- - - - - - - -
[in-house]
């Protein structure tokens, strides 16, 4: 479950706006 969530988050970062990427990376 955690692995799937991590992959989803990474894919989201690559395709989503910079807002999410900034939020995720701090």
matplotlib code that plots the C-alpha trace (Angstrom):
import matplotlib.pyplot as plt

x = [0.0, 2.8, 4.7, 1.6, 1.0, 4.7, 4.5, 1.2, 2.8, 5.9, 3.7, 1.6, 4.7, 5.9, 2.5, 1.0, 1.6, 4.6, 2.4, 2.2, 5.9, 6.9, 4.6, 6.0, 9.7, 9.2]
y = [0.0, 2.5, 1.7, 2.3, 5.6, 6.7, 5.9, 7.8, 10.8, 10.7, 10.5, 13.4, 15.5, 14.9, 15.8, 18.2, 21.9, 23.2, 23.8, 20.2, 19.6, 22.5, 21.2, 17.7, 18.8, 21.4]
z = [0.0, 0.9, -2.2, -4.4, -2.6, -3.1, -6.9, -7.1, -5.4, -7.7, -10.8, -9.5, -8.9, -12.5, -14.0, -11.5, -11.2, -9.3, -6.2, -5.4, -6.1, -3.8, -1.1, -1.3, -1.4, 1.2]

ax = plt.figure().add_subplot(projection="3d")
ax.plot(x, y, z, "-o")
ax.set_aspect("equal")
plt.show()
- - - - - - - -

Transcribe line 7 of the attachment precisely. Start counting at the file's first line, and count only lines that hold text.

z = [0.0, 0.9, -2.2, -4.4, -2.6, -3.1, -6.9, -7.1, -5.4, -7.7, -10.8, -9.5, -8.9, -12.5, -14.0, -11.5, -11.2, -9.3, -6.2, -5.4, -6.1, -3.8, -1.1, -1.3, -1.4, 1.2]